Two years ago Stuart Kirk, the then head of responsible investing for HSBC, delivered a mic dropping speech at the FT Moral Money conference. What did he say? Here’s a few quotes:
“Who cares if Miami is six metres underwater in 100 years? Amsterdam has been six metres underwater for ages, and that’s a really nice place.”
“The average loan length in a big bank like ours, HSBC, is six years. What happens to the planet in year seven is irrelevant.”
“There's always some nut job telling me about the end of the world.”
It wasn’t long before his departure from HSBC. But is he wrong? I said he was at the time but now, contributing regular columns to The Financial Times, he has a voice and outlet once more. In his latest column (January 27), he claims that we are all hypocrites about corporate governance. It’s an interesting column, claiming that being good guys doesn’t make money.
“Academic studies of governance and shareholder returns struggle to find a definitive positive relationship — let alone causation. Indeed, a Journal of Corporate Finance paper in 2022 showed that poor governance stocks have actually outperformed good ones since 2008.” He adds that “the most comprehensive long-run analysis I’ve seen of ESG scores versus returns — by Rómulo Alves, Philipp Krüger and Mathijs van Dijk — shows no relationship at all”.
Hmmmm … as I read this, I was agreeing with the analysis and commentary. But then, on reflection, I completely disagree with it. The reason being that ESG and all of its implications, is meant to drive companies and leaders to do better for the world. It’s not just about environment, but the relationship with society and staff. Some people may not like the word staff, so let’s call them associates, colleagues, team members or slaves.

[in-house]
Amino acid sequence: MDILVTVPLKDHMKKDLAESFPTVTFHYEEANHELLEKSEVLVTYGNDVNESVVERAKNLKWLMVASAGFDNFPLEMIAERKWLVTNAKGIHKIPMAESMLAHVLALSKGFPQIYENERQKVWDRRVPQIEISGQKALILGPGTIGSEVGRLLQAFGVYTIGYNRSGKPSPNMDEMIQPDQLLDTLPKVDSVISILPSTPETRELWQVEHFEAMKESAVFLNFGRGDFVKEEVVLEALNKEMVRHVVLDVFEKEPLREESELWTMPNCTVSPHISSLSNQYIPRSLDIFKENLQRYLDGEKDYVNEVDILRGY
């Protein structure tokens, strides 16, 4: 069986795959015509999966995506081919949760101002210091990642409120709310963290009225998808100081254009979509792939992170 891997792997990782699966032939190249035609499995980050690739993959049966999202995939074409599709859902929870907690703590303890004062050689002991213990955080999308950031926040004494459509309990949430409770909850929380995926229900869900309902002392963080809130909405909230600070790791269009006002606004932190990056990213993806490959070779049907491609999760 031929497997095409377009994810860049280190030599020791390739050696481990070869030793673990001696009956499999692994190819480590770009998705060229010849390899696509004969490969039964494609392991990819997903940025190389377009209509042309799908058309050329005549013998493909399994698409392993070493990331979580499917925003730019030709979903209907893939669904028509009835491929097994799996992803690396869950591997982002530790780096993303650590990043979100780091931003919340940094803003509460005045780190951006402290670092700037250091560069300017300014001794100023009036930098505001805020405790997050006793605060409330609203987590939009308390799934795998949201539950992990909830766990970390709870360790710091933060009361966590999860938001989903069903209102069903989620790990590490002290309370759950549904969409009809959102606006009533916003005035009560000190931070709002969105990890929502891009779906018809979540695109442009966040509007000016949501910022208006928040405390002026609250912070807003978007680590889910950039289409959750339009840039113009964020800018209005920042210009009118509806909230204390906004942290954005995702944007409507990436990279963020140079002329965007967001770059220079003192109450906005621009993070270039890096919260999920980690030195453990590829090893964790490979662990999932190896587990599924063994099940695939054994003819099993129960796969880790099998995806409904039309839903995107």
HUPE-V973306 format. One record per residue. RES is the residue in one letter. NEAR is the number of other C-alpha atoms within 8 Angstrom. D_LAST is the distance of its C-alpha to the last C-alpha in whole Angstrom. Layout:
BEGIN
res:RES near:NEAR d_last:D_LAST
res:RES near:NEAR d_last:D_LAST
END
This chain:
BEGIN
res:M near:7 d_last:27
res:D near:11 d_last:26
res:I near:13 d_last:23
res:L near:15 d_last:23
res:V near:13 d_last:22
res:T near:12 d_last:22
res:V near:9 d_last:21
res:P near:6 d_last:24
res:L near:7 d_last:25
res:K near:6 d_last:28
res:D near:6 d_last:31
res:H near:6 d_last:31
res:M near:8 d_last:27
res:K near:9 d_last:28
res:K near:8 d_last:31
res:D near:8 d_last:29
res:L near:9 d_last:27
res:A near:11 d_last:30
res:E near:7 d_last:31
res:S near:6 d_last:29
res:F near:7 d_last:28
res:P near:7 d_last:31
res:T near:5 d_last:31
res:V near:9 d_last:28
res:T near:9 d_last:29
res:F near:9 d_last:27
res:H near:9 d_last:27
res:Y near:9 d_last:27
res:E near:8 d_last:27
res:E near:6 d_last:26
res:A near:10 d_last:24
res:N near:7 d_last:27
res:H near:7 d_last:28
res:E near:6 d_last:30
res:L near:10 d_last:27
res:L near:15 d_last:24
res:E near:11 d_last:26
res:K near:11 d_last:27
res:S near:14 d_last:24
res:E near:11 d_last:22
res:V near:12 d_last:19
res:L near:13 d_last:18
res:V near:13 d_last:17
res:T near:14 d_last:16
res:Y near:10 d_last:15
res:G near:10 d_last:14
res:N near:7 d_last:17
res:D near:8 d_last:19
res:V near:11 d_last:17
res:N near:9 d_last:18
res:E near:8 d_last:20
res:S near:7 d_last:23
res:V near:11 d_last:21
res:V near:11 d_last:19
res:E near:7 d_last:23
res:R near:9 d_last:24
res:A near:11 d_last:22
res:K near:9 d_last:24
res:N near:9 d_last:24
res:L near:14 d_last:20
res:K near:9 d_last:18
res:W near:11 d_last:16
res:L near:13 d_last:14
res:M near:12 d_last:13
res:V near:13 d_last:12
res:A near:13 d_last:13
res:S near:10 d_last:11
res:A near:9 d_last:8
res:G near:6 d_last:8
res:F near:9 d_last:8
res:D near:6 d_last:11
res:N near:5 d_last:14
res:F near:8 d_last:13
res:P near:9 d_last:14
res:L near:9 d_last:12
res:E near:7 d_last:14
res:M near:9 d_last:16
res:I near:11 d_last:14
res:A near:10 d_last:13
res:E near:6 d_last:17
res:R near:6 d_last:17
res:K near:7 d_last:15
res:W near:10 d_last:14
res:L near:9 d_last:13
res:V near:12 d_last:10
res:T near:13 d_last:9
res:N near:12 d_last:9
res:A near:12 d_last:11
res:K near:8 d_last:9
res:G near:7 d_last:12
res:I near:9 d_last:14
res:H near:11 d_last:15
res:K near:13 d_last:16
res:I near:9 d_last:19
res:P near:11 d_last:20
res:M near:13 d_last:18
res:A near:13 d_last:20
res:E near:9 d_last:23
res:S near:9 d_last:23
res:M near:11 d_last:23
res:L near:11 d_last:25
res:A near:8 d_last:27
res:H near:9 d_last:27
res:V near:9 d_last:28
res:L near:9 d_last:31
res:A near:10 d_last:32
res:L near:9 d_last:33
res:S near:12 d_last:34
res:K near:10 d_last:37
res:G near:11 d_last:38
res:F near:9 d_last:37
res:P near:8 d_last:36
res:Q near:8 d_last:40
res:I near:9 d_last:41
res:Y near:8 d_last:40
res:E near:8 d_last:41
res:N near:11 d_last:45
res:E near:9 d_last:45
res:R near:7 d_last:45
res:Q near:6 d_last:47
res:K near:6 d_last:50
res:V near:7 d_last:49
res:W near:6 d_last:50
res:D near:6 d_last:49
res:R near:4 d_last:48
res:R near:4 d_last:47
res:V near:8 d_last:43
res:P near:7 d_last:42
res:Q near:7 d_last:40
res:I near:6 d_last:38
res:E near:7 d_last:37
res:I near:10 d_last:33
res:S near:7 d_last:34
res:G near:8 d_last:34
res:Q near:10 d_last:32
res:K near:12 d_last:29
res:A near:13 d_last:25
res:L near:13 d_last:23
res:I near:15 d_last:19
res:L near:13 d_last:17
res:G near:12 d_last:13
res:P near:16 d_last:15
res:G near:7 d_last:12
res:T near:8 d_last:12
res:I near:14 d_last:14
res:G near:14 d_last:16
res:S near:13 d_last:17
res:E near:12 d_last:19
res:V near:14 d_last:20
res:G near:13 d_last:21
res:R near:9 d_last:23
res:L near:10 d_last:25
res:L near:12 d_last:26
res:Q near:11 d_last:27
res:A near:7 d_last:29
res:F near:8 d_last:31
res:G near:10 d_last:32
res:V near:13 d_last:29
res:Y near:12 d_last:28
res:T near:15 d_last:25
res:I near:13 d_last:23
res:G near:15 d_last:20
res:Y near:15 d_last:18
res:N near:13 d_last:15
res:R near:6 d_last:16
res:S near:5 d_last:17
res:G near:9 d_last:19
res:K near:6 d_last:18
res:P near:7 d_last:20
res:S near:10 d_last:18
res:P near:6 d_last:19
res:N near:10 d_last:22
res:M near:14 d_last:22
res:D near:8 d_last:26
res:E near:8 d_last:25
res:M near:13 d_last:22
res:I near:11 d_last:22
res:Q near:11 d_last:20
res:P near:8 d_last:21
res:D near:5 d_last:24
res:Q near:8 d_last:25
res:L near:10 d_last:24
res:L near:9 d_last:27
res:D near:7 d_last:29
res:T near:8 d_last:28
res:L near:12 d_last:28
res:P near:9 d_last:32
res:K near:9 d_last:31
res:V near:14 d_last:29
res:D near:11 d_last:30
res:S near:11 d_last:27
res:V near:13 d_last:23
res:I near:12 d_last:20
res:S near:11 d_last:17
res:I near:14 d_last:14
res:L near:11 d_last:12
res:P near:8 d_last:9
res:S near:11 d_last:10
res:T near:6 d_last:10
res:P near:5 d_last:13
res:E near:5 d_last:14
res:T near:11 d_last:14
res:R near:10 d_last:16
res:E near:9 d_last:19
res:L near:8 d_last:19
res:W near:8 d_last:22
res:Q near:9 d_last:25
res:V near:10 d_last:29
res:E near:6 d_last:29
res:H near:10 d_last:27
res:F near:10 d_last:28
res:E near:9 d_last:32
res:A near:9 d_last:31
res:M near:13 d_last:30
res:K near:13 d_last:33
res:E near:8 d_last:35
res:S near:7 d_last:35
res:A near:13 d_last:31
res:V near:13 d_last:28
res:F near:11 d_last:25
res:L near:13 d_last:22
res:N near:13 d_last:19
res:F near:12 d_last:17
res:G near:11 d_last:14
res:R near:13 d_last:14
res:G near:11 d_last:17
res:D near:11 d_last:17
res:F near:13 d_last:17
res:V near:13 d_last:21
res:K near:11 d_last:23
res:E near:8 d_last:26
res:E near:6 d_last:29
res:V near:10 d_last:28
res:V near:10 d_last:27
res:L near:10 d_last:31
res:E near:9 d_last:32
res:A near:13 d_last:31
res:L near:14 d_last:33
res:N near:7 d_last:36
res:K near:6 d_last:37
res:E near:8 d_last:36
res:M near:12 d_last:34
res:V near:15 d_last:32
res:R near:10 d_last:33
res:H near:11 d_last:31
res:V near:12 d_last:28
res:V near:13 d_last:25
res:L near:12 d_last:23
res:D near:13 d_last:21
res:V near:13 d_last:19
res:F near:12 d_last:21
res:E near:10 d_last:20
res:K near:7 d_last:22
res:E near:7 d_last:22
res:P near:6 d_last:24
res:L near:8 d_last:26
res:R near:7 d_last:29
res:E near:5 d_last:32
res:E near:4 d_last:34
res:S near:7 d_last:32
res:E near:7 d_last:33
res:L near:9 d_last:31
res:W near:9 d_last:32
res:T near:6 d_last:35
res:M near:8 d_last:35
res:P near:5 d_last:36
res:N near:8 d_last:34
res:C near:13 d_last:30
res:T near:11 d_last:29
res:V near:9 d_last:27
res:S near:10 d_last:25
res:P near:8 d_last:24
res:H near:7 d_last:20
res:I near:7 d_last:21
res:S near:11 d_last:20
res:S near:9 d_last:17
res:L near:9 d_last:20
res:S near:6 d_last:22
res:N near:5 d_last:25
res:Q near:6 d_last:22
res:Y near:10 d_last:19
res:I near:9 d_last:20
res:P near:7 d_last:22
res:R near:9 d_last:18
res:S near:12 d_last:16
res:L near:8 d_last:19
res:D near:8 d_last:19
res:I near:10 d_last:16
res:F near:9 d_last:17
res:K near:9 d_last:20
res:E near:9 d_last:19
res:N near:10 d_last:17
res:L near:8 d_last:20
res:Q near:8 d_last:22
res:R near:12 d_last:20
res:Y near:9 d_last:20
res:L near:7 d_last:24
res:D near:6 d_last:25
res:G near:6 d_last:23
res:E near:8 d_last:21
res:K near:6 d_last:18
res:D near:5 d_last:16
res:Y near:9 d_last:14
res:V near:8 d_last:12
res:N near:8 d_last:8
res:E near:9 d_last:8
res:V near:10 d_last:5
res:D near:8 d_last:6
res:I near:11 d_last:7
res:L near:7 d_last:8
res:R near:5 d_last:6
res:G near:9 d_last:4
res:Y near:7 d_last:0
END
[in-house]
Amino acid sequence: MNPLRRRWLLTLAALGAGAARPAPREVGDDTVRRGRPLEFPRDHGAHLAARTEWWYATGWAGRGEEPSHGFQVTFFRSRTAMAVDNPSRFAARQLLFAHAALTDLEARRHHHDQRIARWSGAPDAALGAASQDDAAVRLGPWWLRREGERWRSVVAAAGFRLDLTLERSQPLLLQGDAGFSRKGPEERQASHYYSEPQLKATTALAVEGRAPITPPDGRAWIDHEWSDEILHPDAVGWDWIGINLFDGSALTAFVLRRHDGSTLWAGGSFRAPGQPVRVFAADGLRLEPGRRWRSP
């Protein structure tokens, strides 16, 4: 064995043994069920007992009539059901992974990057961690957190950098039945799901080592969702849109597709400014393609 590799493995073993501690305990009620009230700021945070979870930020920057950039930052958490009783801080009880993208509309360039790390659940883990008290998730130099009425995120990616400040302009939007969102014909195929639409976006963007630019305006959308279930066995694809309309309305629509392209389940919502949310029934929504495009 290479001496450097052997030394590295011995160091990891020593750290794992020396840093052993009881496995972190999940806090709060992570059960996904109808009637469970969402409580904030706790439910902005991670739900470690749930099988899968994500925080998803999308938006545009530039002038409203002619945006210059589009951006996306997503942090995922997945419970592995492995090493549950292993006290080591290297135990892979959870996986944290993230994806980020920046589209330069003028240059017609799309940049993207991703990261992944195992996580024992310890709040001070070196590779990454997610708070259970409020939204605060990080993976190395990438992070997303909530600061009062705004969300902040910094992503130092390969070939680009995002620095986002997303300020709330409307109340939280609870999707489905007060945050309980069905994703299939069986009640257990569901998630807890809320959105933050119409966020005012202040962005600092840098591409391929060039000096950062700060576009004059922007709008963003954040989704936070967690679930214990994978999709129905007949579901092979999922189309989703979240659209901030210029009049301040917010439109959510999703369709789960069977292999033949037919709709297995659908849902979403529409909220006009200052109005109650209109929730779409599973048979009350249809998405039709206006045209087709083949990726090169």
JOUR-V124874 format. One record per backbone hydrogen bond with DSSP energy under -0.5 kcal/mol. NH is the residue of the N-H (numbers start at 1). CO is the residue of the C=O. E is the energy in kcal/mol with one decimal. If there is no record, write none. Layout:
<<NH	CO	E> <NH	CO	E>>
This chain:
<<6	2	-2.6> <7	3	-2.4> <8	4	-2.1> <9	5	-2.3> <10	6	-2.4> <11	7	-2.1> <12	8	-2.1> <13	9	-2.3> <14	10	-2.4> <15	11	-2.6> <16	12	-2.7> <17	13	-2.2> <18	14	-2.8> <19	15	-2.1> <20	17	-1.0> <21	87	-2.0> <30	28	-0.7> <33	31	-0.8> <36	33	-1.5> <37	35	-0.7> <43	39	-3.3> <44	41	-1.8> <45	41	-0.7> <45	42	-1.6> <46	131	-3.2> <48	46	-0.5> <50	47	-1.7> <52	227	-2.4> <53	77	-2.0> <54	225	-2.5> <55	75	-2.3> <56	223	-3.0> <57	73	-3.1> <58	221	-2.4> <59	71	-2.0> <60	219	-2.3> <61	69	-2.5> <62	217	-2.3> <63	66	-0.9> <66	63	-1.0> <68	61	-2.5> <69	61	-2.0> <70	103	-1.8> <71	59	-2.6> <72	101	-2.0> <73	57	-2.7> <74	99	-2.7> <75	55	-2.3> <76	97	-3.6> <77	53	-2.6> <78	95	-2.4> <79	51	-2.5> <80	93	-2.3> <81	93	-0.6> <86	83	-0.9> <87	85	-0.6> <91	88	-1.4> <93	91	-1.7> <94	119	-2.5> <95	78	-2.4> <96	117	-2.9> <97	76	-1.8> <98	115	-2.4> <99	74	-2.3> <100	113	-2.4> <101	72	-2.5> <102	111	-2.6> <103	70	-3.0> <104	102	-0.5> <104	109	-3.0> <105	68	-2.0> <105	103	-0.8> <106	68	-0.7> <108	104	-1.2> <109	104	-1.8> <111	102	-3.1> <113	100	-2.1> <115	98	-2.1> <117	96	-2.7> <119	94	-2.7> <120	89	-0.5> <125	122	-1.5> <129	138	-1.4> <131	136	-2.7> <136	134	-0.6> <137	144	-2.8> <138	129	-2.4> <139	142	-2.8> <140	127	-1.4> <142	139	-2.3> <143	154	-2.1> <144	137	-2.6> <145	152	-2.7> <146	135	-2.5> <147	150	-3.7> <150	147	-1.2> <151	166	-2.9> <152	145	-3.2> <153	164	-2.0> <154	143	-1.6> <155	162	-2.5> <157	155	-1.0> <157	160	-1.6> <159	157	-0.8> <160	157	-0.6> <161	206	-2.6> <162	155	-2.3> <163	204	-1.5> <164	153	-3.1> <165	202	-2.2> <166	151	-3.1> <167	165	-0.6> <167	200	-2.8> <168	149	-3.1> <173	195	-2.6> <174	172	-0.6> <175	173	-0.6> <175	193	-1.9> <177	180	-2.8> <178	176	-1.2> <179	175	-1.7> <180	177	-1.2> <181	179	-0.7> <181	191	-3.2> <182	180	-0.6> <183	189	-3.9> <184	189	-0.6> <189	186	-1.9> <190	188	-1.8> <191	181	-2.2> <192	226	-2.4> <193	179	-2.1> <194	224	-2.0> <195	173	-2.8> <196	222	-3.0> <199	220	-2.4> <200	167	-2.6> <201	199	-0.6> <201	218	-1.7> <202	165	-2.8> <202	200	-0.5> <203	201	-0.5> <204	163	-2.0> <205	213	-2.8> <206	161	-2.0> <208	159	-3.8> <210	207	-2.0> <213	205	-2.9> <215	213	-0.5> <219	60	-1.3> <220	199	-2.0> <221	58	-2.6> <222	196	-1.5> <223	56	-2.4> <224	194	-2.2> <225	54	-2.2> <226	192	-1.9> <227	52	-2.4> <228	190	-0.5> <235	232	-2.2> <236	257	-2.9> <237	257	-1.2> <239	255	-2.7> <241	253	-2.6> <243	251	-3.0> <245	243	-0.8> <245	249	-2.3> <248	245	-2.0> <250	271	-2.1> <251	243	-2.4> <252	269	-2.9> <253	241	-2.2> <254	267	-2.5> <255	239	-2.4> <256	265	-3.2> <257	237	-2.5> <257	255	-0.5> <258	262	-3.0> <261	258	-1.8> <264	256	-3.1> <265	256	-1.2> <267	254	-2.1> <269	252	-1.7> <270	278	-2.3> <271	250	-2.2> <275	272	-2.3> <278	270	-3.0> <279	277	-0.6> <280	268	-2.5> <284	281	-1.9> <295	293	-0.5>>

Anyhow, the gist of Stuart’s column made me think that companies who focus upon doing good do not outperform companies that do bad.
But what does that statement mean? It means that the financial system is geared towards incentivising and motivating leaders, governments and management to act in a way that does bad. Is this true?
According to the articles Stuart cites, the answer is yes. For example, from the paper by Alves, Krüger and van Dijk:
We aim to provide the most comprehensive analysis to date of the relation between ESG ratings and stock returns, using 16,000+ stocks in 48 countries and seven different ESG rating providers. We find very little evidence that ESG ratings are related to global stock returns over 2001-2020.
In other words, returns on investment are greater in companies that act badly, rather than those that act better. That’s my take on this anyway, and is well illustrated by the man used as the picture on Stuart’s article: Elon Musk.
Elon is admired worldwide and became the richest man in the world through his co-creations of Tesla and SpaceX. But, when it comes to ESG, he fails. The best way to illustrate this is the spat he’s had with Standard & Poor’s after they created the ESG Index. His score? 37 out of 100. The reason? His companies treat their people badly (read more here).
In other words, be an asshole and make money or be a good guy and lose … or that’s one way to see the world. Unfortunately, there may not be a world based on that ethic but, thanks to Elon, we can go and live on another one.
“I don’t know who the good guys are anymore. But I do know what the enemy is. It’s the compromise of principles. You lose the war when you lose your principles. And the first principle is to look out for your comrades.” Karen Traviss, Author
Chris M Skinner
Chris Skinner is best known as an independent commentator on the financial markets through his blog, TheFinanser.com, as author of the bestselling book Digital Bank, and Chair of the European networking forum the Financial Services Club. He has been voted one of the most influential people in banking by The Financial Brand (as well as one of the best blogs), a FinTech Titan (Next Bank), one of the Fintech Leaders you need to follow (City AM, Deluxe and Jax Finance), as well as one of the Top 40 most influential people in financial technology by the Wall Street Journal's Financial News. To learn more click here...